Thursday, 4 May 2017
THE GHOST SHIP (1943)
Part of the pleasure in watching a Val Lewton horror film is in seeing how artfully he chose to interpret the gawdy titles that RKO foisted on him. His fifth film as their B-movie producer was The Ghost Ship, released on Christmas Eve 1943. It was an apt time of year for a spectral tale, but here he engineered a story whose connection to its name was the most tenuous yet. Instead of manifesting external spook shocks, its haunting power was internalised within its protagonist to the point where The Ghost Ship could be described as a tense nautical drama, yet still delivers the chills and foreboding of a horror film.
Lewton continued to use Mark Robson as director following The Seventh Victim which only came out four months before. The script by Donald Henderson Clarke charts the choppy waters suffered by a ship whose new Third Officer (Russell Wade) becomes embroiled in the sinister mind games of its mentally unstable Captain (Richard Dix). Although the film did well in cinemas, the screenplay was considered so similar to a play by Samuel R. Golding and Norbert Faulkner that they sued Lewton in February 1944. The film was subsequently pulled from release and shelved for over fifty years till it came out as part of 2005’s superb DVD box set The Val Lewton Horror Collection (which I highly recommend).
On the subject of influences, ironically The Ghost Ship could be seen as an inspiration, intentional or otherwise, on a number of seafaring mutiny movies that followed -discounting the historically controversial accounts of the Mutiny on the Bounty of 1789 and the various film versions already shot. The battle of wills between (in)subordinate officer and ship’s Captain was later memorably explored in the riveting courtroom drama The Caine Mutiny Court Martial (staged in 1953 and first filmed in 1954) and the dark comedy Mister Roberts (a 1948 play and 1955 film). The themes of duty, responsibility and mental illness are ideal vehicles for morally complex dramas, not to mention fodder for grand scenery-chewing central performances by the likes of Humphrey Bogart and James Cagney in the aforementioned films respectively.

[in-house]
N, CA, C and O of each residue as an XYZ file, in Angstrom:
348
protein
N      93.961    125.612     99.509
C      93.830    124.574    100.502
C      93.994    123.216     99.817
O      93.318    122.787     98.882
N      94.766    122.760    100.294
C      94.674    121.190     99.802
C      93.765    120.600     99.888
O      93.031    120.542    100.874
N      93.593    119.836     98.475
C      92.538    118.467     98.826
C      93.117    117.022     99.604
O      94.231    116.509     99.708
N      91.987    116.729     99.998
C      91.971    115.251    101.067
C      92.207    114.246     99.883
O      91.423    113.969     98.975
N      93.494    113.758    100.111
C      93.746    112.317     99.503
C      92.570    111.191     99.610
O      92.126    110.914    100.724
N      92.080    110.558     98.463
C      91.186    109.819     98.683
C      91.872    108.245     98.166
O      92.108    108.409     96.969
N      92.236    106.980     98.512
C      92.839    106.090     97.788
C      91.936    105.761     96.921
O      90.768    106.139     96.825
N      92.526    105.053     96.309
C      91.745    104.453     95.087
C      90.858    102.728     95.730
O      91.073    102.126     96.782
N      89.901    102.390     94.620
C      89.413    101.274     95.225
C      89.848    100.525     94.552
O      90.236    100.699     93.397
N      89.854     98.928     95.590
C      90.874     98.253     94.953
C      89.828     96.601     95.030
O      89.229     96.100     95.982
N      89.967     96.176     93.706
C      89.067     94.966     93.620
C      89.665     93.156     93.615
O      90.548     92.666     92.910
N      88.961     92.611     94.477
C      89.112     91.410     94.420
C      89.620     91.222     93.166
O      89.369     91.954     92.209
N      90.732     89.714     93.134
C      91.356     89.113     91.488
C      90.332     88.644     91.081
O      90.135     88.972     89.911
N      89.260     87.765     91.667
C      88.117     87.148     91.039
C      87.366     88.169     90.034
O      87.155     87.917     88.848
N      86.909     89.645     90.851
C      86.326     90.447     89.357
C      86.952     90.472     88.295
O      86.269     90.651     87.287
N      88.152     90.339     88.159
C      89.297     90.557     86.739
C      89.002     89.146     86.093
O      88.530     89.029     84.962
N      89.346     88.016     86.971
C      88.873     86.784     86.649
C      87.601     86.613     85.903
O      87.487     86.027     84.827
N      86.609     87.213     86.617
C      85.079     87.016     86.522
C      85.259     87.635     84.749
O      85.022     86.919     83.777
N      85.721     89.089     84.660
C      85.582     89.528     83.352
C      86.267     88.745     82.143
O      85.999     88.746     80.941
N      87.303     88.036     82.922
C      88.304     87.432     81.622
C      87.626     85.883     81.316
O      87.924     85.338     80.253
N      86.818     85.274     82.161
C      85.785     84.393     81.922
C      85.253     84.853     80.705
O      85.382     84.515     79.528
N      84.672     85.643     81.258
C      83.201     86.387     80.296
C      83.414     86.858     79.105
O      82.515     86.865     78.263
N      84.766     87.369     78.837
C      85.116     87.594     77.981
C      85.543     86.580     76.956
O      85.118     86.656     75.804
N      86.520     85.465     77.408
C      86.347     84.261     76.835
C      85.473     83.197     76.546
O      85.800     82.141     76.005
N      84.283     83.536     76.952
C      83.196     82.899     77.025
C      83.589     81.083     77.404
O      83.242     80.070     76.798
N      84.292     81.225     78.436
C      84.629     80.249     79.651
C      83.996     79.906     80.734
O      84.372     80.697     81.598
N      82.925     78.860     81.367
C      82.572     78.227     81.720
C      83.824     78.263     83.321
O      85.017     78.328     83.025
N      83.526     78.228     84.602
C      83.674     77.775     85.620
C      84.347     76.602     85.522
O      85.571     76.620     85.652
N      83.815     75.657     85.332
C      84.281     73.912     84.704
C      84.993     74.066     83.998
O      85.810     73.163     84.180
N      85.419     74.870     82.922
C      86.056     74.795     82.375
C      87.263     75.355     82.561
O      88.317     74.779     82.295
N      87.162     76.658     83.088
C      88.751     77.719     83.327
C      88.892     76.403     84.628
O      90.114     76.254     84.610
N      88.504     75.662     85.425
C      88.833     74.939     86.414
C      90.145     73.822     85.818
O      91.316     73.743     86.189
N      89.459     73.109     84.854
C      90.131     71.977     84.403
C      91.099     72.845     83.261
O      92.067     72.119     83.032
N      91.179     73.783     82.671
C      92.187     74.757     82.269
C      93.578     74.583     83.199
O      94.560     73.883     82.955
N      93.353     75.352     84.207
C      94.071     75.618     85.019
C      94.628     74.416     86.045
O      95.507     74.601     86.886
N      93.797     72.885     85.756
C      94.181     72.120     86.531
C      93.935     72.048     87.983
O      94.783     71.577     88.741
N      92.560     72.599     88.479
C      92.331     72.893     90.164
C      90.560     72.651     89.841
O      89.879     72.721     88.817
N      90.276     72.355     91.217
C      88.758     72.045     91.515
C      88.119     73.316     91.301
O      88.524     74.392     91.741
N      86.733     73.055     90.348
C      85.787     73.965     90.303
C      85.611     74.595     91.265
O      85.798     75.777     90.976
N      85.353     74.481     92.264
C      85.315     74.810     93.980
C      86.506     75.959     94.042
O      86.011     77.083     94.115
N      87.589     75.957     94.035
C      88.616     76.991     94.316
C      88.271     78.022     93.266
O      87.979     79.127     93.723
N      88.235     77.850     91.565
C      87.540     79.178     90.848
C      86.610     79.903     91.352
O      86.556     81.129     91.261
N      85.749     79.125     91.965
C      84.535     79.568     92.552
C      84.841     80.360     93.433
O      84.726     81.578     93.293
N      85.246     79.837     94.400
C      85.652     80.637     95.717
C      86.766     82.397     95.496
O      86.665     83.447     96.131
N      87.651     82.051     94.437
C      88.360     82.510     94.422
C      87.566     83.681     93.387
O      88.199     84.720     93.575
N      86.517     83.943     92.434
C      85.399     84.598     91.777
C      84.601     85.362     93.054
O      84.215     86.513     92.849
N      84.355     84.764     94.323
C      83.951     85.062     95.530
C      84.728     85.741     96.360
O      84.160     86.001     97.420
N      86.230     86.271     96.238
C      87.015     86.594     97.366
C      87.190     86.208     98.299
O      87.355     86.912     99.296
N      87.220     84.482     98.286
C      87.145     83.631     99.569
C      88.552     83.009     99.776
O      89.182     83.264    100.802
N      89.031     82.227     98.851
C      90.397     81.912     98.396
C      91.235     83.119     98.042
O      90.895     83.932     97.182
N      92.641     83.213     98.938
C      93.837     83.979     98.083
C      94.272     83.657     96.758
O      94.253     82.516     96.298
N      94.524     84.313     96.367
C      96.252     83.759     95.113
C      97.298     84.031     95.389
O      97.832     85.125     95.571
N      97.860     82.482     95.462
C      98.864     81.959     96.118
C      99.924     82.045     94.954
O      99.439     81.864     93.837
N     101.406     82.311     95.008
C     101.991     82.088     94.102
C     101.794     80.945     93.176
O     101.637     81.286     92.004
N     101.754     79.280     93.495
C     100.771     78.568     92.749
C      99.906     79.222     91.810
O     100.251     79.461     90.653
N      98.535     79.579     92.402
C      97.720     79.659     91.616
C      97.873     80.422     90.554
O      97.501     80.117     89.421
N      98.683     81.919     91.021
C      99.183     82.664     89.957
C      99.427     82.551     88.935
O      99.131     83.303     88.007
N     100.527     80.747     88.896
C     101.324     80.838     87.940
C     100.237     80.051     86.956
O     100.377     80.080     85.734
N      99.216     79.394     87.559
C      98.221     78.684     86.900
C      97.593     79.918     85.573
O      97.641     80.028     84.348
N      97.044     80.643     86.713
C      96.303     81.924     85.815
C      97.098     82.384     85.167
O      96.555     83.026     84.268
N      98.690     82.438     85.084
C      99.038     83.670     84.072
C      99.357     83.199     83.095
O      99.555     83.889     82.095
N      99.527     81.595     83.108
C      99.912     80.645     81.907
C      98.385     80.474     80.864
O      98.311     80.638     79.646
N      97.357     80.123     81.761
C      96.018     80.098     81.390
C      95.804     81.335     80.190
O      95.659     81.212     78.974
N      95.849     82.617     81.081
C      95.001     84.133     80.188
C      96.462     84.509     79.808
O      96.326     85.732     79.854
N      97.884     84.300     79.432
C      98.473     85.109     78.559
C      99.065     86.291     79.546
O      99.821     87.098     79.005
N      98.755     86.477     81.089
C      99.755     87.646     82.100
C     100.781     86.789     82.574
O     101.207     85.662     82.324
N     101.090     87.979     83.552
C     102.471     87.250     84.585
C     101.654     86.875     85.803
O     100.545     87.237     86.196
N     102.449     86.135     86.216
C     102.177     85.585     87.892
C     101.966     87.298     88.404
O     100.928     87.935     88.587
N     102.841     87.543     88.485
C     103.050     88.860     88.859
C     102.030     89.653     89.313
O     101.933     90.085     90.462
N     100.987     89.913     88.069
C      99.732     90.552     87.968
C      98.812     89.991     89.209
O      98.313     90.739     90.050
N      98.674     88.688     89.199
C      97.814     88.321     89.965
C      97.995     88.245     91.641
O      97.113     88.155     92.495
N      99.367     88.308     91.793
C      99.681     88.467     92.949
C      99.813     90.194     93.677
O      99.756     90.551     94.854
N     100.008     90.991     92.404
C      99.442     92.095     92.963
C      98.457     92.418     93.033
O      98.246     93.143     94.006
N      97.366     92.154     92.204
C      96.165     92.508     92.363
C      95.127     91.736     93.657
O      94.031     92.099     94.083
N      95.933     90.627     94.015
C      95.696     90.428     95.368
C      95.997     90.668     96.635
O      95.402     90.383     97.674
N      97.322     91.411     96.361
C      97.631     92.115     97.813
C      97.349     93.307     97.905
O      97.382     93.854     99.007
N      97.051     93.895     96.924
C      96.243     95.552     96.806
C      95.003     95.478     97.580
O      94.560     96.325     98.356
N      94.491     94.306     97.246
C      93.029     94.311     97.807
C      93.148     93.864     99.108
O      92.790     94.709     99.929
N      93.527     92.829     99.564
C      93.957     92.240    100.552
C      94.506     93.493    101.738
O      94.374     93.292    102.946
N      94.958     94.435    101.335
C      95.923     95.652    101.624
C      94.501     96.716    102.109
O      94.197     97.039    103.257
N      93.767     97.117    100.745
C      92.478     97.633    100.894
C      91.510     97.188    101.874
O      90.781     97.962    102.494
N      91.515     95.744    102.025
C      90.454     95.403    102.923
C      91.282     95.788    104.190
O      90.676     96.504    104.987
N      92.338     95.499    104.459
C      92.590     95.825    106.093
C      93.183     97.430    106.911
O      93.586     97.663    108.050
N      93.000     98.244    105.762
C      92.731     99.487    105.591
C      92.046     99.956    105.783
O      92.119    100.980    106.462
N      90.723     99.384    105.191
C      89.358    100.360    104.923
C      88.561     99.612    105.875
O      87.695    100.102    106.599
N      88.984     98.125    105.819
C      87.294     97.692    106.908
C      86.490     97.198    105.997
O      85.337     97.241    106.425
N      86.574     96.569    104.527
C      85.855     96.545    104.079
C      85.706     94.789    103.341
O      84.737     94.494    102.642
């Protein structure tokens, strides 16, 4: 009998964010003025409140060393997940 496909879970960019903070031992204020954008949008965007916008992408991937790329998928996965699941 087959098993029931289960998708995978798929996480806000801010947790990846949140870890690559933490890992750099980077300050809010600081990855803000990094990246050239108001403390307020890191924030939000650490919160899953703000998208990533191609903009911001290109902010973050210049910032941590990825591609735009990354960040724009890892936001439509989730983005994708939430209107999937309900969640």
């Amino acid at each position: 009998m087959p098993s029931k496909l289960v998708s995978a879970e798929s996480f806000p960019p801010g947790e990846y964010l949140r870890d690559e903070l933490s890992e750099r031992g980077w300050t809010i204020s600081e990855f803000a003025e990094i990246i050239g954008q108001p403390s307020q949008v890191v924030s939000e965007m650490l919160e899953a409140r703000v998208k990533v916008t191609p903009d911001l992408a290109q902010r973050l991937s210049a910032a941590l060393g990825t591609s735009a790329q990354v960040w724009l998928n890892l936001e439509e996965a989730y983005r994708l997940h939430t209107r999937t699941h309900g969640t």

Whereas The Caine Mutiny Court Martial avoided easy judgement of its isolated commanding officer’s decline, The Ghost Ship positions our sympathies firmly with the younger man. Russell Wade is well cast as the clean-cut, gauche Merriam who looks forward to beginning his post-training maiden voyage on the Altair. No Lewton film would be complete without bad omens, provided in this case by a blind peddler (Alec Craig, in a nod to his McCoy from the 1935 Mutiny on the Bounty of all things). Sightless he may be, but this sea-dog can foresee danger: “Only the old ones know that there’s nothing but bad luck and bad blows at sea”. Not for nothing does he book-end the film accompanying himself singing ‘Blow the Man Down’.
Wade played the gallant soul whose voice and car assistance failed to save two female victims from Lewton and Tourneur’s The Leopard Man earlier that year. Here, his character’s innate goodness and touching faith in humanity will become overtly tested in a call to challenge a mounting evil on board ship. At first, he seems to bond with Captain Stone, a relationship pinpointed as fulfilling his orphaned upbringing need for a father figure. However, events soon disabuse him of seeking to deepen that friendship.
Many critics have praised Richard Dix in the vital role of Stone, yet for me he is almost ruinously wooden and awkward, all the more inexplicable as he was talented enough to receive an Oscar nomination for Cimarron (1931). He was famously known for acting in westerns (so much so that Mel Brooks’ fans may recall him name-checked in an in-joke by David Huddleston during 1974’s Blazing Saddles “Remember when Richard Dix came in here and tried to take over this town?”). In this film, he delivers his lines in a manner that is distractingly ultra-relaxed to the point of disinterest, with occasional suspicious slurring of words and a couple of moments where his eyeline clearly wanders off-set. Whilst any suggestion of unproven booze or cue-card reliance wouldn’t be fair, discovering Dix’s full-blown alcoholism at the time after viewing The Ghost Ship backs up evidence in his performance. You can see that editor John Lockert clearly had to salvage what he could from some poor takes by sometimes cutting away from him mid-line during scenes.
Still, there is just enough natural poise within Dix to inhabit the most crucial aspect of Stone, an increasing mania for the display and maintenance of authority. Early on, this is disguised as a selective benevolence; he gently reprimands Merriam for swatting a moth, telling him that the insect should be left alone as “Its safety does not depend on you”. As we will soon uncover, the rolling Stone is a sadist who reserves a deep-seated cruelty for those who are directly under his control. “I have certain rights of risk over them…I have the right to do what I want with the crew”, he disconcertingly tell this new member.